The history of American music is hugely diverse and rich, from state specific music such as Polynesian, Cajun and Creole, to some of the most influential music across the world to date. Whether you’re a fan of the blues, rock and roll, hip-hop or jazz, many genres of music found their origins in the United States, and if you’re considering moving to the U.S., it is important to immerse yourself fully in the American culture, by understanding the importance of music to the country.
American Roots Music
The first musicians in the U.S. were Native Americans, and their genre of music consisted of hundreds of ethnic groups bringing their own styles of folk music. Although much of this American root music is extinct, Hawaiian music offers vibrant reminders of these cultures and traditions.
Jazz music was one of the most important genres of music in the country and flourished in New Orleans, Memphis and Chicago. The genre gave rise to star performers, triggering big hits and a huge range of subgenres. Jazz in the form of big band swing became a popular form of music to dance to, and was generally used for large ensembles. Big band made a resurgence in the 1990’s with popular groups and fashion from the earlier era becoming more prominent. The New Orleans Jazz & Heritage Festival is still around today, and reflects a great part of American society. Through the blues and jazz music, the likes of swing and polka were born.
The Blues/Rock ‘n’ Roll
Rock ‘n’ roll originated and evolved during the late 1940s and early 1950’s, combining blues, jazz and gospel music with swing and country music. Notable names in the rock & roll evolution include Jerry Lee Lewis, Chuck Berry, Elvis Presley and Johnny Cash. Distorted power chords, electric guitar solos and basic blues band instrumentation with a bass guitar and drums took hold of the genre, leading to a further evolution of rock.
Country music is one of the most notable and iconic genres of American music, with Bluegrass being a notable name in the scene. It originated from south-eastern folk music and often consists of ballads, accompanied by acoustic guitars, banjos, fiddles and harmonicas. The origins of country music were often associated with working class Americans, who adopted and blended Irish and Celtic fiddle tunes with cowboy songs and ballads.
Britain were dominating the charts with the likes of the Beatles and Rolling Stones in the 1960’s, so America introduced bands such as The Beach Boys and The Mamas & Papas. These bands ended up becoming associated with Hippies, and became a defining symbol of a generation with events like Woodstock taking place. This genre of music was associated with anti-war movements, civil rights, and environmentalism, but this genre quickly evolved into other genres such as punk rock, heavy metal and progressive rock.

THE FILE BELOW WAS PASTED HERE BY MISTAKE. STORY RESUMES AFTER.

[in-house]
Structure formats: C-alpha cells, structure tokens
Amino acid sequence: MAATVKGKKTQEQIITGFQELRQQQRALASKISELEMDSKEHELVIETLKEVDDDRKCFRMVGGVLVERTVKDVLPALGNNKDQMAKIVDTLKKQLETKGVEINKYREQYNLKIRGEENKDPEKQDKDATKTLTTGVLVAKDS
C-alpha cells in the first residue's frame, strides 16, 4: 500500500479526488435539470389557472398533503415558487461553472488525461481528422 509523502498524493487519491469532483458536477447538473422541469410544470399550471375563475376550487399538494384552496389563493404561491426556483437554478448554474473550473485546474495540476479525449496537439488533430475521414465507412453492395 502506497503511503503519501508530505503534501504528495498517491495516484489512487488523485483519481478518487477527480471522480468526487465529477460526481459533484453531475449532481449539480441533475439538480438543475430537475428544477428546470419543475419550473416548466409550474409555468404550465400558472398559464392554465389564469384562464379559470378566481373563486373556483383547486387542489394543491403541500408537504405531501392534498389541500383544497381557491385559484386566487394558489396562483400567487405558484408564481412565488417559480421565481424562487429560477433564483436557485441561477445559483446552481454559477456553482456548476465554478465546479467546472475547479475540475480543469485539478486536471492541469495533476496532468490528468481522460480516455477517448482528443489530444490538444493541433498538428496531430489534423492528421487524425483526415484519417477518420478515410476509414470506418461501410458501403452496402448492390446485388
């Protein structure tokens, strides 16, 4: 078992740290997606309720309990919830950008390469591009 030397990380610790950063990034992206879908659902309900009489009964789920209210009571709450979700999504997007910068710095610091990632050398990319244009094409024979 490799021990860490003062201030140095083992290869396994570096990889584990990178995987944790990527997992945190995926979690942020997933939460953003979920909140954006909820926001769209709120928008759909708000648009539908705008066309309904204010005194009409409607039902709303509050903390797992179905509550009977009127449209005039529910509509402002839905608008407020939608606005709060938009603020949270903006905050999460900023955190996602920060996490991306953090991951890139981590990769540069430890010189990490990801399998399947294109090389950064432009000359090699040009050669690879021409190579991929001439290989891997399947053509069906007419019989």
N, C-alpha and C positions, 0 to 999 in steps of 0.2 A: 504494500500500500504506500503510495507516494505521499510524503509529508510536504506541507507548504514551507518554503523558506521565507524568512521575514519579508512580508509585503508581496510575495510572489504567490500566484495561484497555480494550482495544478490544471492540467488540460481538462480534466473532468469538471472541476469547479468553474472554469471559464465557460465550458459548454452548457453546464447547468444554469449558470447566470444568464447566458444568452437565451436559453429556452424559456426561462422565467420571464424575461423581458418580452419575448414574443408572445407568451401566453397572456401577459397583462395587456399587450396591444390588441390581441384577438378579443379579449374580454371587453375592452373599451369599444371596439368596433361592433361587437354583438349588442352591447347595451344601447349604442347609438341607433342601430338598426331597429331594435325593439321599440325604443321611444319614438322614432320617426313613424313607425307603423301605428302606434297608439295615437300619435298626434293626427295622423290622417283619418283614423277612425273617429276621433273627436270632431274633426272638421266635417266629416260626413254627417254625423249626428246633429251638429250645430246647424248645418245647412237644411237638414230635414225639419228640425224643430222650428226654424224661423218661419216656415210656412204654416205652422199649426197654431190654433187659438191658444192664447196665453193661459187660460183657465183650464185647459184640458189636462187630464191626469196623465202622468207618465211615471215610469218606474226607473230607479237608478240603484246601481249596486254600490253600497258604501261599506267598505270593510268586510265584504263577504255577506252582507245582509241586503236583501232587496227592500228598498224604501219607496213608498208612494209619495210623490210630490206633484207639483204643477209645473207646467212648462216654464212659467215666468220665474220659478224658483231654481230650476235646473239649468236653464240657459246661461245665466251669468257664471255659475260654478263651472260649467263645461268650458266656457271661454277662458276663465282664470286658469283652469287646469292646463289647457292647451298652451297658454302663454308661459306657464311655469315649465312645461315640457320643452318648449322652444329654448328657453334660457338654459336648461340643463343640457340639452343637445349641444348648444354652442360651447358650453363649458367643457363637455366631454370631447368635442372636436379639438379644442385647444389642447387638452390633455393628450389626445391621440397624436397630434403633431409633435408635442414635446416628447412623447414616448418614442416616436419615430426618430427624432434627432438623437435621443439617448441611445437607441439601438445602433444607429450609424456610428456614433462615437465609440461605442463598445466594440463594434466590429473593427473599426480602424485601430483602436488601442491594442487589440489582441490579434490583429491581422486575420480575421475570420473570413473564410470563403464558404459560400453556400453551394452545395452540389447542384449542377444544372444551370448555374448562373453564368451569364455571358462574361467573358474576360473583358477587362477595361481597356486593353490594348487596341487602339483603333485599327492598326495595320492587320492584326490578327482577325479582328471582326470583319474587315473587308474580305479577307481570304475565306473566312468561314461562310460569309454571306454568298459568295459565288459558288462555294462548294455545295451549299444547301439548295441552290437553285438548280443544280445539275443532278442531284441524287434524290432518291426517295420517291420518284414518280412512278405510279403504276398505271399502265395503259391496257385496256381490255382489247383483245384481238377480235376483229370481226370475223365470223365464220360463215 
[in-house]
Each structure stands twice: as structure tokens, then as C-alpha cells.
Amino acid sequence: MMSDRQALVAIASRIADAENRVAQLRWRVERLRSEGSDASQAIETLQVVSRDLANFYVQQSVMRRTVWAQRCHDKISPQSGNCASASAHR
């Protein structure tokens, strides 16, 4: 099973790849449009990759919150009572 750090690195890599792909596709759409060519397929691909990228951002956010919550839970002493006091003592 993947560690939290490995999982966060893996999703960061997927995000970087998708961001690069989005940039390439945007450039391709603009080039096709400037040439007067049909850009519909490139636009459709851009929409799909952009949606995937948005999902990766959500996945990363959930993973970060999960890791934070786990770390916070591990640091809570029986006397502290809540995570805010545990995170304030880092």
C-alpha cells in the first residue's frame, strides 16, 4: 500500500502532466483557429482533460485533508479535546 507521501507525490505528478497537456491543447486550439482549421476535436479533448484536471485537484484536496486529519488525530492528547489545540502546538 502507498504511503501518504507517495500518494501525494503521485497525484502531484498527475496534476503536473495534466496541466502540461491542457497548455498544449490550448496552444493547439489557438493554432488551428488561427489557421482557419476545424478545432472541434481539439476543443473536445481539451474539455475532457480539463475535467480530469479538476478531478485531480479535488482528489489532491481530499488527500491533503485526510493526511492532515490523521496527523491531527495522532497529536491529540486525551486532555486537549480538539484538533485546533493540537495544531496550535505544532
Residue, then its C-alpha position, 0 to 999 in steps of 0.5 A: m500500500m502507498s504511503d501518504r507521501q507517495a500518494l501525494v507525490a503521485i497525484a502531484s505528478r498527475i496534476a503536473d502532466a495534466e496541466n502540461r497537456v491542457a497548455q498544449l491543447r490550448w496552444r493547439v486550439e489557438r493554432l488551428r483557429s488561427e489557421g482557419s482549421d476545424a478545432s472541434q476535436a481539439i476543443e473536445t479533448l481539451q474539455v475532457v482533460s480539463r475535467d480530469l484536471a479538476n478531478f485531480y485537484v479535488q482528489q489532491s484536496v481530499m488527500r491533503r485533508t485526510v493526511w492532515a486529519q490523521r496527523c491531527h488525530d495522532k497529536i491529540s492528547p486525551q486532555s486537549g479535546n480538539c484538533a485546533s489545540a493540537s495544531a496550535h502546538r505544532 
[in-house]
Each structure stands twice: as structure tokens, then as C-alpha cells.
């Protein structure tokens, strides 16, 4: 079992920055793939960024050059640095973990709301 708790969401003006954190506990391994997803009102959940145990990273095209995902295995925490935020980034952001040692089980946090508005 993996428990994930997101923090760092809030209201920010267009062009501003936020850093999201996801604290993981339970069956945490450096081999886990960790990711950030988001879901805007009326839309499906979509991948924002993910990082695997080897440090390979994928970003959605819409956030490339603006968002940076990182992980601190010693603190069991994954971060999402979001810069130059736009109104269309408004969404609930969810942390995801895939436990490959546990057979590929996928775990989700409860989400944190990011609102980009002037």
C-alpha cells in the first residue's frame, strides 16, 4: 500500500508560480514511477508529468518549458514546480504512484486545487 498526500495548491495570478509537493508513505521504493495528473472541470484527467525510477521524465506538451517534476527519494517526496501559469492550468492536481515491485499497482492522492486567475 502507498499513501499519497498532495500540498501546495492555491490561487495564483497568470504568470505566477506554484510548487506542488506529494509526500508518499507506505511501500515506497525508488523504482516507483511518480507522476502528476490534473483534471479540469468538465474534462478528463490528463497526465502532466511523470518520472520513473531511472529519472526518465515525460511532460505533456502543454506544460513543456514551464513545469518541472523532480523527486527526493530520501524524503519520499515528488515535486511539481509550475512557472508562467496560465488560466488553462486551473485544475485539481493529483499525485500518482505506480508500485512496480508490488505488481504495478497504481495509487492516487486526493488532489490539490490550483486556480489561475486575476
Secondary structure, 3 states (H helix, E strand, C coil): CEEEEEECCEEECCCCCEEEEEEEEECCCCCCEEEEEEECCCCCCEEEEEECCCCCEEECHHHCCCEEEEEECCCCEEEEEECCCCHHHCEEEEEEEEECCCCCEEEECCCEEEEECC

Soul & Funk
Gospel was also a very popular genre of music that saw widespread popularisation in the 1950s, which broke into international audiences. In the middle of the 1960’s, female soul singers and innovative performers such as James Brown, Parliament Funkadelic and Aretha Franklin invented a new style of music known as funk – a very dance-able version of soul music. Along with this, Motown quickly became a very established record company, which continued through the decades producing soul and funk music.
Heavy metal was one of the most rebellious forms of music and although it originated in Britain, with the likes of Led Zeppelin and Black Sabbath, American bands such as Blue Cheer and The Velvet Underground quickly played a major role in taking over the music industry. From this, heavy-metal influenced musicians turned to a new genre of glam rock, followed by progressive rock, creating many sub-genres that are still around today. Grunge also became an off-set of heavy metal, where many bands such as Nirvana, Pearl Jam, Alice in Chains and Soundgarden quickly rose. This became both a band and fashion phenomenon, with flannel, tattoos and piercings all beginning to rapidly grow in popularity.
Hip-hop is long considered to be a cultural movement that began in the Bronx in the 1970s by African-American, Caribbean and Latino youths. Rapping and djing are the two key elements of hip-hop with the basis of hip-hop deriving from MC’s standing up and rapping while DJ’s would spin popular records, while two other key elements to the genre include b-boying and graffiti art. Hip-hop is now one of the most influential forms of music in America, with the likes of Afrika Bambaataa, NWA, Tupac, Public Enemy and Lauryn Hill all making up some of the most influential artists in the genre. Although some relate hip-hop to gang culture, the genre’s diversification is undeniable, and is now widely appreciated as an accepted form of music.
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